I'll let you into a secret but don't tell anybody: I am a literalist as much as I can. My teacher Baruch Spinoza wrote this:rakovsky wrote:I mean take this:First, he has a "reasoned discourse", even if it's not persuasive for me. You don't have to be a "literalist" to think that the Long Ending is original. You could think that the whole book is a 4th century myth and still think that this long ending is original.He cannot supply a reasoned discourse for his need to hang on to the long ending of Mark found in the KJV, a translation based on the worst Greek sources now available, so to defend the KJV he finds silly reasons to object to better sources such as the Codex Sinaiticus or Vaticanus, as if by pedantry he can defend his faith in an outdated translation. As a literal translation the KJV was very good for its time given the poor Greek text it is based on, but the science of translation and the quality of source texts has improved greatly over the last 400 years. Steven is just living in the past, where all literalists belong.
And so what if one picks the KJV over the YLT or another mainstream one? The only objection I can see there is not with how one translates the words, but whether the editor of the translation includes a footnote saying that 16:8 is originally the ending. The KJV doesn't use footnotes, AFAIK, anyway.
Personally, I think that the translation books should include a mention that the texts handed down have several different endings and then provide them. Then the reader can choose what they like best.
...we generally see, I say, theologians anxious to learn how to wring their inventions and sayings out of the sacred text, and to fortify them with Divine authority. Such persons never display less scruple or more zeal than when they are interpreting Scripture or the mind of the Holy Ghost; if we ever see them perturbed, it is not that they fear to attribute some error to the Holy Spirit, and to stray from the right path, but that they are afraid to be convicted of error by others, and thus to overthrow and bring into contempt their own authority.
But if men really believed what they verbally testify of Scripture, they would adopt quite a different plan of life: their minds would not be agitated by so many contentions, nor so many hatreds, and they would cease to be excited by such a blind and rash passion for interpreting the sacred writings, and excogitating novelties in religion.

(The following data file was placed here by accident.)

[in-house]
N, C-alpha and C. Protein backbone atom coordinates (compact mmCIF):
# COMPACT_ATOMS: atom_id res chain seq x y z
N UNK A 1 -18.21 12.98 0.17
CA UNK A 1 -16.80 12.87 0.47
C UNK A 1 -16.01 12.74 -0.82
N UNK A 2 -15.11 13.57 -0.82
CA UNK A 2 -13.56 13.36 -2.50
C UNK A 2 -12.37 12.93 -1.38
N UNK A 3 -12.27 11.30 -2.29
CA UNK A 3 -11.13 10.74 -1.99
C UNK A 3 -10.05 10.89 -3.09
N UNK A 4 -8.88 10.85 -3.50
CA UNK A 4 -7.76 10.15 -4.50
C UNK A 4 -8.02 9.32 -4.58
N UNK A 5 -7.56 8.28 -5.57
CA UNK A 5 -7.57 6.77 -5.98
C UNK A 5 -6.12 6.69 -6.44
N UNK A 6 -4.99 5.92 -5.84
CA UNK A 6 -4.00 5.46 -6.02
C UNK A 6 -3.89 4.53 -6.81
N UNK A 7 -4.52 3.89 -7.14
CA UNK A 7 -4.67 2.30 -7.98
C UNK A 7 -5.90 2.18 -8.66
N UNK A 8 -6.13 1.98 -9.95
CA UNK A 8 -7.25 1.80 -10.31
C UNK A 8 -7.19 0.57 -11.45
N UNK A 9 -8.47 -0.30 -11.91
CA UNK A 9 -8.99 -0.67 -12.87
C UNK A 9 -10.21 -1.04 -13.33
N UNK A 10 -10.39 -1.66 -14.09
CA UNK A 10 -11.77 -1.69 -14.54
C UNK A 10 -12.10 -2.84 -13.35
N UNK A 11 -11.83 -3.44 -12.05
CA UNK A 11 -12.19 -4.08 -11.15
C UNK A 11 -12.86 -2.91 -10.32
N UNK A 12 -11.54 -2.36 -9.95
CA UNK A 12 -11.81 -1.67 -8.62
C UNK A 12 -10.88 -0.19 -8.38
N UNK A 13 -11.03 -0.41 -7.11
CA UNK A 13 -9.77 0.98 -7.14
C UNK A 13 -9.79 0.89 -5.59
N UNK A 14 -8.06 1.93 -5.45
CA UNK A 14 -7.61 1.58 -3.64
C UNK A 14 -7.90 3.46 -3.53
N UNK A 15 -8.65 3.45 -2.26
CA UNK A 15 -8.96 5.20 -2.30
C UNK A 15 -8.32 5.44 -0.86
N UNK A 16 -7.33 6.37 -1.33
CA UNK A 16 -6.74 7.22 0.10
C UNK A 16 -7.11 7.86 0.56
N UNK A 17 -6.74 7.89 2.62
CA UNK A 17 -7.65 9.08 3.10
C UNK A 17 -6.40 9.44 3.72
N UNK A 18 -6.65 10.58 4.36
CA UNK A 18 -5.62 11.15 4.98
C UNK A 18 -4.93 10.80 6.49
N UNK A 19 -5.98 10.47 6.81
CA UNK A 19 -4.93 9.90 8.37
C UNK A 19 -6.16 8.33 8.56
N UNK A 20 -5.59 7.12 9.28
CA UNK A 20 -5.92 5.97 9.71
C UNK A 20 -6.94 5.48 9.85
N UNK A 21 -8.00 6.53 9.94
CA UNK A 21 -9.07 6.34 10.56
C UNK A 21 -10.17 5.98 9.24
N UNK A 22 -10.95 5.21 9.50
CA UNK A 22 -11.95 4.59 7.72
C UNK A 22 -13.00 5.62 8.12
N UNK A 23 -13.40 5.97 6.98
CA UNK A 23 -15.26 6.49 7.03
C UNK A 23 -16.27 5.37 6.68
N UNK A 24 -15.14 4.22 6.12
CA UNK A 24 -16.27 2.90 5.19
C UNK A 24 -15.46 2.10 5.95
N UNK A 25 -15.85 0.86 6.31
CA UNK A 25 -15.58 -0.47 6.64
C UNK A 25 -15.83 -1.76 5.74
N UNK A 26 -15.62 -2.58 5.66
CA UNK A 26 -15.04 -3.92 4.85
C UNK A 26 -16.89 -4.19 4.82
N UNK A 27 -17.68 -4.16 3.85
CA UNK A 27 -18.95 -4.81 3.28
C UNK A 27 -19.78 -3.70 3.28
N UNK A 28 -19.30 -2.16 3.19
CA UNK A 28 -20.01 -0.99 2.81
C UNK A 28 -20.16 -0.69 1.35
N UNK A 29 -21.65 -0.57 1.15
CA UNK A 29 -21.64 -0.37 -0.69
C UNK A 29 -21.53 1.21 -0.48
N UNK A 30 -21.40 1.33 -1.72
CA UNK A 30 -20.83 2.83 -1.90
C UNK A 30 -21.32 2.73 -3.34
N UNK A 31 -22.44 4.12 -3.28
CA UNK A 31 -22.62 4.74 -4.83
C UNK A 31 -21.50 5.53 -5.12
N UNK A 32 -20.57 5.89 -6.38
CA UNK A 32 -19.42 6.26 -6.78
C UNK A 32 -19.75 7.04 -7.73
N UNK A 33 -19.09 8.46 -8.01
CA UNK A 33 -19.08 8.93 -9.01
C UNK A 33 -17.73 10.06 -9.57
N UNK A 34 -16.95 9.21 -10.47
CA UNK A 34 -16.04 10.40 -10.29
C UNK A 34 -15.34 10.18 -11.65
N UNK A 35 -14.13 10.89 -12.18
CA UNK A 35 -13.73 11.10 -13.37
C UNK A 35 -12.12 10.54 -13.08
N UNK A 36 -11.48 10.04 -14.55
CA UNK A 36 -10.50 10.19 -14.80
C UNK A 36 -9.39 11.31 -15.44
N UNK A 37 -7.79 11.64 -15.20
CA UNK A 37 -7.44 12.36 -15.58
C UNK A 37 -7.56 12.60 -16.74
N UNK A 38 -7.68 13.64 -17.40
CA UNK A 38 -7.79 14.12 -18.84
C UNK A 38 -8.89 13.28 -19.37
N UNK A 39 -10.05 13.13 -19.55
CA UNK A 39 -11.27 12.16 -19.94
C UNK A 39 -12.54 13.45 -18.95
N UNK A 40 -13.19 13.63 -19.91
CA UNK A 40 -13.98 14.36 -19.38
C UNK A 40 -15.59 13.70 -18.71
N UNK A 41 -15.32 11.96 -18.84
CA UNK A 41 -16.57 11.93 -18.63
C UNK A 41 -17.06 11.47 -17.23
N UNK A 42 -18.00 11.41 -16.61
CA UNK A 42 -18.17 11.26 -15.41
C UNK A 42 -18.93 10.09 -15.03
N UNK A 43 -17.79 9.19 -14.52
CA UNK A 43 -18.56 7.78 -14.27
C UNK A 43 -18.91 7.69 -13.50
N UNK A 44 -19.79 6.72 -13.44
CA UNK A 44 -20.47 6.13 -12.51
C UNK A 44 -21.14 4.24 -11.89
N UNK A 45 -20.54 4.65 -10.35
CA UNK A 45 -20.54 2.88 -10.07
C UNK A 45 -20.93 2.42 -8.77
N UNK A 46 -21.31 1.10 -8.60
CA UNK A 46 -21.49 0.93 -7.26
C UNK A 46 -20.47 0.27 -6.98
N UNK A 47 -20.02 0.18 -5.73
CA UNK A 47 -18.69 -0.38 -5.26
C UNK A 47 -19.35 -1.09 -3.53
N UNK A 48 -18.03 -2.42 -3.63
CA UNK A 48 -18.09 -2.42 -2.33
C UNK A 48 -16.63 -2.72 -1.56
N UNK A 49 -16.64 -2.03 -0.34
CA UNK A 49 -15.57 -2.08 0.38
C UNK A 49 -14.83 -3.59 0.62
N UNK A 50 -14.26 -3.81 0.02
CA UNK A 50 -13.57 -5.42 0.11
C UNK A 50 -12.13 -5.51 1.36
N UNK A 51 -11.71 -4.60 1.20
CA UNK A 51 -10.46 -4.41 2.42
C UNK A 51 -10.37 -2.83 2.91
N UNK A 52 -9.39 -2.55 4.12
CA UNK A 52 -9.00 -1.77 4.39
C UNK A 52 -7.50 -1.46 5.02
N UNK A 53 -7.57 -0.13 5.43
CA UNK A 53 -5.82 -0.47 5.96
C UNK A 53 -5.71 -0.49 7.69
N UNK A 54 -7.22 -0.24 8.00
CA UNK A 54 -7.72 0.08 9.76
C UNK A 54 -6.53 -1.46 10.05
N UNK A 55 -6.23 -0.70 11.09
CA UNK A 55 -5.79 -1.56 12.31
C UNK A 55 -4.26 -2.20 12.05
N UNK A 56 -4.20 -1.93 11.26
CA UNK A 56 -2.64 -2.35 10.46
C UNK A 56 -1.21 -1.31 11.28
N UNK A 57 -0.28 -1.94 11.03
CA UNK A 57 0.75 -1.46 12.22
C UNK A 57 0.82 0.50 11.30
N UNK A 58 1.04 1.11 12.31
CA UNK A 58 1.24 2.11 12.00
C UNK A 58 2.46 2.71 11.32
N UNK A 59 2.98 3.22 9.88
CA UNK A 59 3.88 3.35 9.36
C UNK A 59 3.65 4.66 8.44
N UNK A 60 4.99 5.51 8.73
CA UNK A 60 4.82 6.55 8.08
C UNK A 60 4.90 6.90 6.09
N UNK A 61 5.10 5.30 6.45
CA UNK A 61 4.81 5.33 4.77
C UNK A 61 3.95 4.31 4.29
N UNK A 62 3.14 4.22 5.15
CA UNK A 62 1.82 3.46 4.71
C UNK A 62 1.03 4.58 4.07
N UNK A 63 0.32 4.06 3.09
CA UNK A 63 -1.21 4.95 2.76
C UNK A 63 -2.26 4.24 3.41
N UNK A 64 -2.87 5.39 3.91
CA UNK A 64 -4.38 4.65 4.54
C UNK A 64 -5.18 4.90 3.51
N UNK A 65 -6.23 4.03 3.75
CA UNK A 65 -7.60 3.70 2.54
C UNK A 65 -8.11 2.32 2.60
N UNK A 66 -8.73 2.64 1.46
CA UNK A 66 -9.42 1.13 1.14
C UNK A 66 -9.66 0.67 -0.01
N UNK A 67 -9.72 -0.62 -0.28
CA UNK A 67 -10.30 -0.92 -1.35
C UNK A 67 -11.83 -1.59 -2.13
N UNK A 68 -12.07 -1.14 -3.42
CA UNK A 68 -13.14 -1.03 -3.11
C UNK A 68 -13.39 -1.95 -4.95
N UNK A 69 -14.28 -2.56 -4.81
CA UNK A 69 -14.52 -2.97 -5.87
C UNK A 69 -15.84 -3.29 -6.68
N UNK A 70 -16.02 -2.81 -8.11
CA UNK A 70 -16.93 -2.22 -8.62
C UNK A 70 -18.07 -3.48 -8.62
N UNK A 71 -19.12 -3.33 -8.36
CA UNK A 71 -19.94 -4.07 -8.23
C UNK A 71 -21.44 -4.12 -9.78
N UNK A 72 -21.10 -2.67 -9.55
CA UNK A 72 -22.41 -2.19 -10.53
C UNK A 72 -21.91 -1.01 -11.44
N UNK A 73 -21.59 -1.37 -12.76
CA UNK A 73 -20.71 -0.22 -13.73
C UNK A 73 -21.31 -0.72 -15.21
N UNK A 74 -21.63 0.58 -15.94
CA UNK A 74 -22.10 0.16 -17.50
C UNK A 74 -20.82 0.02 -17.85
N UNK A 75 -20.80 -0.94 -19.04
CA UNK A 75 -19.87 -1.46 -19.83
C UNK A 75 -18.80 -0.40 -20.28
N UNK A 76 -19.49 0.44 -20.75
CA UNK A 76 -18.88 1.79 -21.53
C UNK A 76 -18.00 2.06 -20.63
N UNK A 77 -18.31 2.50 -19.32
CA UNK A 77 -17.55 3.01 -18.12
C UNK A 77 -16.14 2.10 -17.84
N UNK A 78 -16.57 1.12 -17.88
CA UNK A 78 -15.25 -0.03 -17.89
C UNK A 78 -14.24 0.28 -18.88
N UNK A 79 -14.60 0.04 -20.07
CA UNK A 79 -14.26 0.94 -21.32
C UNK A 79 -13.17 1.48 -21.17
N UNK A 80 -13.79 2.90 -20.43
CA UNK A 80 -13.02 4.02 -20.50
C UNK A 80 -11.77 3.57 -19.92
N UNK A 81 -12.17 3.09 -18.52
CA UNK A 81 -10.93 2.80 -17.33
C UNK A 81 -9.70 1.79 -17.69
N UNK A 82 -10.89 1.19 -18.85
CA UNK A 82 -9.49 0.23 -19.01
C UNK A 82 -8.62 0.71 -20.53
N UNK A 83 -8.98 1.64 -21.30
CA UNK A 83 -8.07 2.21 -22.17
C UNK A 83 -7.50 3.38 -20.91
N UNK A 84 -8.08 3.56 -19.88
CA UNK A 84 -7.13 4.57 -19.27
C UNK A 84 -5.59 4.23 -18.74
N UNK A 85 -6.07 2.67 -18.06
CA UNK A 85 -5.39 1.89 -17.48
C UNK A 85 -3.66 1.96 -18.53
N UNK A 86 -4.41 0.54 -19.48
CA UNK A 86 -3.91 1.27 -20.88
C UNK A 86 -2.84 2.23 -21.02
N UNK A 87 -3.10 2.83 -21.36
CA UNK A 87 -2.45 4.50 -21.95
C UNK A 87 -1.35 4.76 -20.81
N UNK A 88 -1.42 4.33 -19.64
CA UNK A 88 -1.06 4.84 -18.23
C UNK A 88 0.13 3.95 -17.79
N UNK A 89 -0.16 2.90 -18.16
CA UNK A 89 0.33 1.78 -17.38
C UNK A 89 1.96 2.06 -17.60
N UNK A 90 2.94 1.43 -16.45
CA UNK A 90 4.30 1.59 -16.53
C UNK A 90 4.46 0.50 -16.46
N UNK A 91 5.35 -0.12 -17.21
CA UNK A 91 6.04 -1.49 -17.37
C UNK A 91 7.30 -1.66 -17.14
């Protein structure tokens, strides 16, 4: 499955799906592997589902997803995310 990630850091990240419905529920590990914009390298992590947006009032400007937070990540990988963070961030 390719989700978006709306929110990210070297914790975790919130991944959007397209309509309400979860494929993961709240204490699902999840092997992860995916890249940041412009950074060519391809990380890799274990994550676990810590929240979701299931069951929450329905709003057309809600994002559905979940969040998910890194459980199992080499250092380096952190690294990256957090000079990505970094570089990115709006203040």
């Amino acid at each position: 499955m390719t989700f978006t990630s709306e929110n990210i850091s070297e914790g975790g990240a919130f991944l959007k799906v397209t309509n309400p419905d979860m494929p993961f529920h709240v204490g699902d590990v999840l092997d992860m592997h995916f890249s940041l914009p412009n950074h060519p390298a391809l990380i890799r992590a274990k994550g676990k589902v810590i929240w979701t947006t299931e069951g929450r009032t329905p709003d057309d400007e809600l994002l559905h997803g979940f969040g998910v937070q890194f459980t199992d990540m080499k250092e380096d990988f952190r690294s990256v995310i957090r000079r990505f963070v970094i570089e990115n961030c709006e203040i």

On the contrary, they would not dare to adopt, as the teaching of Scripture, anything which they could not plainly deduce therefrom: lastly, those sacrilegious persons who have dared, in several passages, to interpolate the Bible, would have shrunk from so great a crime, and would have stayed their sacrilegious hands.
Ambition and unscrupulousness have waxed so powerful, that religion is thought to consist, not so much in respecting the writings of the Holy Ghost, as in defending human commentaries, so that religion is no longer identified with charity, but with spreading discord and propagating insensate hatred disguised under the name of zeal for the Lord, and eager ardour.
To these evils we must add superstition, which teaches men to despise reason and nature, and only to admire and venerate that which is repugnant to both: whence it is not wonderful that for the sake of increasing the admiration and veneration felt for Scripture, men strive to explain it so as to make it appear to contradict, as far as possible, both one and the other: thus they dream that most profound mysteries lie hid in the Bible, and weary themselves out in the investigation of these absurdities, to the neglect of what is useful.
Every result of their diseased imagination they attribute to the Holy Ghost, and strive to defend with the utmost zeal and passion; for it is an observed fact that men employ their reason to defend conclusions arrived at by reason, but conclusions arrived at by the passions are defended by the passions.
Tractatus-Theologico-Politicus, Tractatus Politicus)  Chapter VII.: Of the Interpretation of Scripture. The Online Library of Liberty